“Our Native American students are negatively impacted due to lack of Internet. They are not able to access the online learning programs that most other students in New Mexico have. This severely affects the learning that could be occurring during this COVID crisis. In addition, because many families also lack home telephones or consistent cell phone service, it is very difficult to keep in touch with parents and help them with distance learning.” – Michael Holland, Teacher, San Diego Riverside Charter School Jemez Pueblo

“Along with other Tribal students, I deserve equal access to high-speed Internet. Due to COVID-19, I have to finish my senior year online but it feels like a shadow of school when too many of my classmates cannot join. The Internet is vital for our success and having Tribal control over the spectrum above us is as critical as water rights for our future. I support Congresswoman Haaland’s bill granting spectrum to Tribes so that SFIS seniors can graduate, apply to college and scholarships, and have the same opportunity as students on the other side of the Digital Divide.” – Harlan Quintana (Cochiti Pueblo), Student Council President, Santa Fe Indian School

“I write on behalf of the Fort Hall Business Council, the governing body of the Shoshone-Bannock Tribes (“the Tribes”), in support of the proposed COVID-19 Designation of Immediate Special Authority of Spectrum for Tribes’ Emergency Response in Indian Country Act, or ‘COVID-19 DISASTER in Indian Country Act’. Our reservation is primarily rural and does not have reliable broadband or wireless services due to geographic challenges throughout the Fort Hall Indian Reservation, which has severely limited our ability to provide basic communication to our membership, educational services to our children, telehealth services, and for Tribal governmental services. During this public health crisis, our usual method of emergency management strategies was hampered due to social distancing requirements, limited conference room space, and spotty Internet coverage. I am supportive of the COVID-19 DISASTER in Indian Country Act that would provide needed assistance and resources to effectively respond and manage Tribal health care and governmental needs for our membership and community members.” – Shoshone-Bannock Tribes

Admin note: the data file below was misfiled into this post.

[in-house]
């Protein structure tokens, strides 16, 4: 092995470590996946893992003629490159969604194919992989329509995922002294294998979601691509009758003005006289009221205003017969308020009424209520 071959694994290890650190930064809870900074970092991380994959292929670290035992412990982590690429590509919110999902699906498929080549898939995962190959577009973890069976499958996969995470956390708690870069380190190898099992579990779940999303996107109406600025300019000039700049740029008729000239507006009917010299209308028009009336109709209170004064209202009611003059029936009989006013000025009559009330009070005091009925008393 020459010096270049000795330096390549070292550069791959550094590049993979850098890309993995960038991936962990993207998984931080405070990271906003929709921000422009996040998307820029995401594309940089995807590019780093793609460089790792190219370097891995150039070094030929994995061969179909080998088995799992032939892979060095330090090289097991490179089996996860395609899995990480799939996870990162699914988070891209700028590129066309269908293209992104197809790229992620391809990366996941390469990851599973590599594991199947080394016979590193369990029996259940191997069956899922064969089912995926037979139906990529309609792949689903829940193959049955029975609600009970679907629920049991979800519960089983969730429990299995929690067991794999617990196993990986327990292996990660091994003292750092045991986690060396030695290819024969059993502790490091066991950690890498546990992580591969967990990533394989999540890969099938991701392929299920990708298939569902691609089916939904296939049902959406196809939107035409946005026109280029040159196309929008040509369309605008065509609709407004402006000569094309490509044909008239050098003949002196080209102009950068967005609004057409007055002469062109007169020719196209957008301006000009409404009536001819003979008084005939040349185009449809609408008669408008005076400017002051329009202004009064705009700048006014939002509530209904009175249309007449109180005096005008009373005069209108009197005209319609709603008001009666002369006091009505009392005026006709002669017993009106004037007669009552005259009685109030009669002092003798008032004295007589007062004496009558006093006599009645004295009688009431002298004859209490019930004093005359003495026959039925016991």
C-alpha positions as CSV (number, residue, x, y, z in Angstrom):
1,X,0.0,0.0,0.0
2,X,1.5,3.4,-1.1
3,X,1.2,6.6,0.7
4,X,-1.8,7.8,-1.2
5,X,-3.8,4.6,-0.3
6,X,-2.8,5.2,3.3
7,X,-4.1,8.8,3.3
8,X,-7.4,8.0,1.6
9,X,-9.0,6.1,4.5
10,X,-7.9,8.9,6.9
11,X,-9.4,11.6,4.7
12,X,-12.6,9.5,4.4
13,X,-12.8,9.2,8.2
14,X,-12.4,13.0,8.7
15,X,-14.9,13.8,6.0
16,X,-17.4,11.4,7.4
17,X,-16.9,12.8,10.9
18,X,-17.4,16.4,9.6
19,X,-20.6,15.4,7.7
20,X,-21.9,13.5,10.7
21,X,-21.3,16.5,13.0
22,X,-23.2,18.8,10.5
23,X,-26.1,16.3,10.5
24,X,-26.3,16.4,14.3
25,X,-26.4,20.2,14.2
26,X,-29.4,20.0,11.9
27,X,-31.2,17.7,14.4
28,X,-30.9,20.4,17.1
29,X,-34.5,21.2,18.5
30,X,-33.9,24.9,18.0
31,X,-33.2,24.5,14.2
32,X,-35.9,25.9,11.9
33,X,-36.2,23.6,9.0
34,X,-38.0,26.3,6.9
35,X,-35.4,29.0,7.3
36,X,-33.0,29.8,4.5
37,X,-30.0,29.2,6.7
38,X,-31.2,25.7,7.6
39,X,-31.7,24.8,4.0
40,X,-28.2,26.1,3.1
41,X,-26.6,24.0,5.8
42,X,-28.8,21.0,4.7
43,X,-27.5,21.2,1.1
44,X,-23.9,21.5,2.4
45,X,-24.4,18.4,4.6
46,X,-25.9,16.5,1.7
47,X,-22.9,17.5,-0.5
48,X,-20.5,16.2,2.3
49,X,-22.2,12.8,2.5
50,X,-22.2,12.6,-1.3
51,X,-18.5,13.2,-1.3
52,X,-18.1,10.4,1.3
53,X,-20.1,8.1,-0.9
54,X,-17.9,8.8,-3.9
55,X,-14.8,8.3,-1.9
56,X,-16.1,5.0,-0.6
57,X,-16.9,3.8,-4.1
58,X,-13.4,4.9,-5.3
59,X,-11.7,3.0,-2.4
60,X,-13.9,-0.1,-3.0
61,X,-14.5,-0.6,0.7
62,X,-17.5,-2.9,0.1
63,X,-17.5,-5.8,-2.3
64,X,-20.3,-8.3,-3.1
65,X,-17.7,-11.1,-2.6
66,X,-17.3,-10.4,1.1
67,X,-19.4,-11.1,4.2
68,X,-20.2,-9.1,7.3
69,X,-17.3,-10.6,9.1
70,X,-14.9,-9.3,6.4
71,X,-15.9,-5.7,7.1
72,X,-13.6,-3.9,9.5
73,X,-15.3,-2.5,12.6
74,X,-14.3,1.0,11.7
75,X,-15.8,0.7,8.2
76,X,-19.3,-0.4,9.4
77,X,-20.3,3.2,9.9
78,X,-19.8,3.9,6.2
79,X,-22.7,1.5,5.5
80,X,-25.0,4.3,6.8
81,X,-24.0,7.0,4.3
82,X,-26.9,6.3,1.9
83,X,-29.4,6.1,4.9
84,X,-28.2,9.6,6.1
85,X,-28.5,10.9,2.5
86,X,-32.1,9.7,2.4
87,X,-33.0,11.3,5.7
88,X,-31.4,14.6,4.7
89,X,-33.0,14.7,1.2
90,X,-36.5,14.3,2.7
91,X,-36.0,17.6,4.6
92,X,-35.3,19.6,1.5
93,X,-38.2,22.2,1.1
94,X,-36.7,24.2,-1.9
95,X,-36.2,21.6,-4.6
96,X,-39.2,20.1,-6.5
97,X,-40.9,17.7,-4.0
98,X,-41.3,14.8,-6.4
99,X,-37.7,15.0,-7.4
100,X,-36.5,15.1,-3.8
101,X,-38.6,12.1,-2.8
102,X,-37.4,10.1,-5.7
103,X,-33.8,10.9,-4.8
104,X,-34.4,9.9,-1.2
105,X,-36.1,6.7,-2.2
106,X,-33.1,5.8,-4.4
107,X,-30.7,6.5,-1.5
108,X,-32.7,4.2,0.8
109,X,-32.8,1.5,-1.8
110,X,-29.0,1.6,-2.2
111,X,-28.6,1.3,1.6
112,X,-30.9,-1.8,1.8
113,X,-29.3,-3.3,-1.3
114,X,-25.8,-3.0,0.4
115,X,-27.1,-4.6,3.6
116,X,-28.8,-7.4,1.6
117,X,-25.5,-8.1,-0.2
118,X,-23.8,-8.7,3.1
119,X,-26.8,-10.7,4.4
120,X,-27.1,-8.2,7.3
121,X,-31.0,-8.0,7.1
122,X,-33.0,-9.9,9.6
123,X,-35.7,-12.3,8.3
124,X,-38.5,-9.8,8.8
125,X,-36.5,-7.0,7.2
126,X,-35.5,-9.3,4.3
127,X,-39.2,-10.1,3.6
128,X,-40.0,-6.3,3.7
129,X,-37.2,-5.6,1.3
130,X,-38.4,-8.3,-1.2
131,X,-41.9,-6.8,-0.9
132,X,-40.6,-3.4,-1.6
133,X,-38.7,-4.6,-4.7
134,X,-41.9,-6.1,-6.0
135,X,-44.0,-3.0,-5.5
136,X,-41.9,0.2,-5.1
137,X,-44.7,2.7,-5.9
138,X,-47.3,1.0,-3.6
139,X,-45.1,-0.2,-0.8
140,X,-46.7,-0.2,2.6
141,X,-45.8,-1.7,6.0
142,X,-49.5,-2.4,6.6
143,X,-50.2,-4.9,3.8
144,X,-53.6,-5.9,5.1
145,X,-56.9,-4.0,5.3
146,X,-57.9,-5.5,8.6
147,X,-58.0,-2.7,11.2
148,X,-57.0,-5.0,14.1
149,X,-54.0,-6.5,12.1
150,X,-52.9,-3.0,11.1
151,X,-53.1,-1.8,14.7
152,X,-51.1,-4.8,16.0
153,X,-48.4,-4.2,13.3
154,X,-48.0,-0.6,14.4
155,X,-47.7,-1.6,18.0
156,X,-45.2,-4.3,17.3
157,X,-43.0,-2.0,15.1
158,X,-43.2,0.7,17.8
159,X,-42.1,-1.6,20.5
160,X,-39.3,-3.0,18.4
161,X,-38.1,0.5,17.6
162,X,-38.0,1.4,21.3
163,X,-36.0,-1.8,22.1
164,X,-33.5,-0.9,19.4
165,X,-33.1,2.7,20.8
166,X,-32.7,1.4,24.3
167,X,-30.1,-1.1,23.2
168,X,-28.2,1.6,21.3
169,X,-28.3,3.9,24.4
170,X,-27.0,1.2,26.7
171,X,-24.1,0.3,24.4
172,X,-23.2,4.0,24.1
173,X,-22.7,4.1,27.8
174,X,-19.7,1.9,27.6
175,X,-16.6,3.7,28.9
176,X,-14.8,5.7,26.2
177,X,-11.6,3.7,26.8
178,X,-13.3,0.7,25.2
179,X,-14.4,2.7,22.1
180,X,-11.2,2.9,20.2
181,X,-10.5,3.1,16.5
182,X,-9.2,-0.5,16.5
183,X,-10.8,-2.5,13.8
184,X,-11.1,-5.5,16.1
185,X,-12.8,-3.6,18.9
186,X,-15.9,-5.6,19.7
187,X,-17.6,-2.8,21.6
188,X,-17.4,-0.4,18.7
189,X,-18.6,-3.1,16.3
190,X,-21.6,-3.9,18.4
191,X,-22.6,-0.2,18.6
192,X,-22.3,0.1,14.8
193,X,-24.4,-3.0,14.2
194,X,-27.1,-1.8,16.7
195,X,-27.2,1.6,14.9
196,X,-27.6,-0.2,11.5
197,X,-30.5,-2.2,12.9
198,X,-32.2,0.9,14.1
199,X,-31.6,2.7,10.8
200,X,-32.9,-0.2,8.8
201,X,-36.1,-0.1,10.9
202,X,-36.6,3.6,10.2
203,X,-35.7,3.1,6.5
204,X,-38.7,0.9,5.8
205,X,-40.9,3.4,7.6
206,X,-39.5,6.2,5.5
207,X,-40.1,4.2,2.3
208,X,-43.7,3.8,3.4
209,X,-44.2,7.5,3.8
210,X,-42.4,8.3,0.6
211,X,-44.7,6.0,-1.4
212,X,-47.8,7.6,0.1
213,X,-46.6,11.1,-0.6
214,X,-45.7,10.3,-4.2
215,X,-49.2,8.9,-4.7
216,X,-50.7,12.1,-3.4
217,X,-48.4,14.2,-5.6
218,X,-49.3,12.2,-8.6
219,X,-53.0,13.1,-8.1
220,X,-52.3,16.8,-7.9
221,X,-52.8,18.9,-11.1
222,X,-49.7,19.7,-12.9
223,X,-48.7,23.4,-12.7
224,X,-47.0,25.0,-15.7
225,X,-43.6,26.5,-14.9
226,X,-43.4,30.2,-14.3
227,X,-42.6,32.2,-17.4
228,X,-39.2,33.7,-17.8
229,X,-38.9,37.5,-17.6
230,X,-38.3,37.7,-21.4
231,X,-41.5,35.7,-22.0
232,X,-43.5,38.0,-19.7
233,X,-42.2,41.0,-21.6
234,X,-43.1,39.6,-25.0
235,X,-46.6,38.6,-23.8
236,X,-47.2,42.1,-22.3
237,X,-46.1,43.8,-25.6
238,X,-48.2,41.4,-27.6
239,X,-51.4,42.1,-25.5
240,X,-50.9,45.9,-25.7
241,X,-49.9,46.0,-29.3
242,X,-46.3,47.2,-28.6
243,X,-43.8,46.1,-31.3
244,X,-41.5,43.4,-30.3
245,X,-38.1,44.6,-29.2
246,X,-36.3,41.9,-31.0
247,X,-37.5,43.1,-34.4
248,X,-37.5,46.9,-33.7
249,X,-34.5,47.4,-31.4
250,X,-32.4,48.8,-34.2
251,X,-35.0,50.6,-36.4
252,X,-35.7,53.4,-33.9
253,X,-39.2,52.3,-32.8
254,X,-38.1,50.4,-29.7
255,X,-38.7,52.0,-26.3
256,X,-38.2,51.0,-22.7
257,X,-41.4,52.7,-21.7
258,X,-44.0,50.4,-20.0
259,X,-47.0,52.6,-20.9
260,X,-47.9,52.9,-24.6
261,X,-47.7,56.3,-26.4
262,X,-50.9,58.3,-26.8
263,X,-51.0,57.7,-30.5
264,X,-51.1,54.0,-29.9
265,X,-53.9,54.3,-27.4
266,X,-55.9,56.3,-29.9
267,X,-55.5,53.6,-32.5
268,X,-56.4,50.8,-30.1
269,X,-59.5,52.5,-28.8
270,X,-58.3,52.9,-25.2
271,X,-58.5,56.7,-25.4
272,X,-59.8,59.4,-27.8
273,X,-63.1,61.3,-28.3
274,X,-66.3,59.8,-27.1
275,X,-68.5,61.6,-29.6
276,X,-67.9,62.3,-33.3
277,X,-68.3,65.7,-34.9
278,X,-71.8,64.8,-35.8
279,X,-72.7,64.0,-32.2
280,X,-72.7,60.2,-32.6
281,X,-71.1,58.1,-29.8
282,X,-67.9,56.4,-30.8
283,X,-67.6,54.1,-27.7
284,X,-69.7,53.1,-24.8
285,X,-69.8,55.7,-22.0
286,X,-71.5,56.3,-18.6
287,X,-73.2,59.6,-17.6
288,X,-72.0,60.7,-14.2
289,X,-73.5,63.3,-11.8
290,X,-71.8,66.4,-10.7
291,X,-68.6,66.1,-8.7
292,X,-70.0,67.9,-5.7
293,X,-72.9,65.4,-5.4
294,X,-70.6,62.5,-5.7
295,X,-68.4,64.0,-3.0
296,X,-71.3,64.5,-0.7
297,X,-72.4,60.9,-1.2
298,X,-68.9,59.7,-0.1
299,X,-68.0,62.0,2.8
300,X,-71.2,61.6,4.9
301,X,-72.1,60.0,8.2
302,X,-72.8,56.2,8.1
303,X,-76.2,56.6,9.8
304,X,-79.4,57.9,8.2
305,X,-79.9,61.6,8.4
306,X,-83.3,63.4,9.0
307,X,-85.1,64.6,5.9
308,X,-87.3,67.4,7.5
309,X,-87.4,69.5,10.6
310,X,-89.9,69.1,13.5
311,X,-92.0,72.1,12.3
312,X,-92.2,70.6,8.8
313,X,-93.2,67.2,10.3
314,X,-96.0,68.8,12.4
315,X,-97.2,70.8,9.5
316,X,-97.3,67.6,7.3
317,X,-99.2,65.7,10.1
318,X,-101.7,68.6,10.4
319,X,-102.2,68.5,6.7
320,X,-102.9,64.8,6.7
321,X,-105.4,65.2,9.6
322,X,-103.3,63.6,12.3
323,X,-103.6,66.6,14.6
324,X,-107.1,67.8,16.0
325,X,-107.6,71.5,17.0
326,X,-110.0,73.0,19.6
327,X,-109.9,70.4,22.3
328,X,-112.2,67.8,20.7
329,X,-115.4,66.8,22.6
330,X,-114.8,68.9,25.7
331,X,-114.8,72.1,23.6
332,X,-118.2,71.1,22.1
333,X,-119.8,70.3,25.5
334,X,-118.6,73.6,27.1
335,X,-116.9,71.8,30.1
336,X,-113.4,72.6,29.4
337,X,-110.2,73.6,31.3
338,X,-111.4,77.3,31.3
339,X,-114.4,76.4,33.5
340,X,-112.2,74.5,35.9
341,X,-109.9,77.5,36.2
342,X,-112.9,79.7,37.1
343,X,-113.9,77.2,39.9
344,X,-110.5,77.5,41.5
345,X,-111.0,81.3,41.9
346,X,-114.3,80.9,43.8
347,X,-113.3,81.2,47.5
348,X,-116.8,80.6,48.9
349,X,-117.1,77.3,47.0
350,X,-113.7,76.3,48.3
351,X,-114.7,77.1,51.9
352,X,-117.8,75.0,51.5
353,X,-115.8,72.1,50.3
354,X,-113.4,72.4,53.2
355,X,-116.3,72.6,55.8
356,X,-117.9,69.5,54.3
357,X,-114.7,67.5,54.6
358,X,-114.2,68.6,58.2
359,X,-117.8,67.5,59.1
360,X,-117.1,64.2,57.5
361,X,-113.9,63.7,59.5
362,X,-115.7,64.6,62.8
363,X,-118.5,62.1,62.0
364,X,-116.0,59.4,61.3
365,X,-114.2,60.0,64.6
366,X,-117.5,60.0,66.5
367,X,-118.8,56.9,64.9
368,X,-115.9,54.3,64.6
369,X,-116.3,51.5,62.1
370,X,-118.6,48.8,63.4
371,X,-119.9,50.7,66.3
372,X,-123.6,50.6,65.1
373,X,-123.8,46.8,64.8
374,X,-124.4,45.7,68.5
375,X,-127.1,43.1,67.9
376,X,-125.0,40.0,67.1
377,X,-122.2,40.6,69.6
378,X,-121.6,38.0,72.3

“Rural communities and Tribes have always faced a digital divide. This has been highlighted by our current COVID-19 situation. It is time for Tech Equity for our communities.” – Dr. Corrine Sanchez, Tewa Women United

“As Chairman of the Mandan, Hidatsa and Arikara Nation, I support the new Tribal broadband bill entitled the ‘COVID-19 Designation of Immediate Special Authority of Spectrum for Tribes’ Emergency Response in Indian Country Act’ or ‘COVID-19 DISASTER in Indian Country Act.’ This legislation will help deploy broadband networks on Tribal lands during this pandemic, and will bring needed broadband access to Indian Country. Tribes have historically lacked access to broadband networks in Indian Country, leaving them without basic access to healthcare, public safety, and educational services. I commend Representatives Cole and Haaland on their efforts and encourage Congress to favorably consider the Bill.” – Chairman Mark N. Fox, Three Affiliated Tribes of the Mandan, Hidatsa & Arikara Nation

READ MORE: Chairman Fox: Oil Crisis Threatens to ‘Knockout’ MHA Nation’s Economy

“Without sufficient Broadband and High Speed Access capabilities, too many Tribal communities find it difficult to offer and provide critical services necessary for children and families to improve the quality of their lives.” – Michael Pavel, Tuwaduq Cultural & Research Institute

“Long overdue support for America’s most underserved citizens.” – Hiram E. Fitzgerald, Michigan State University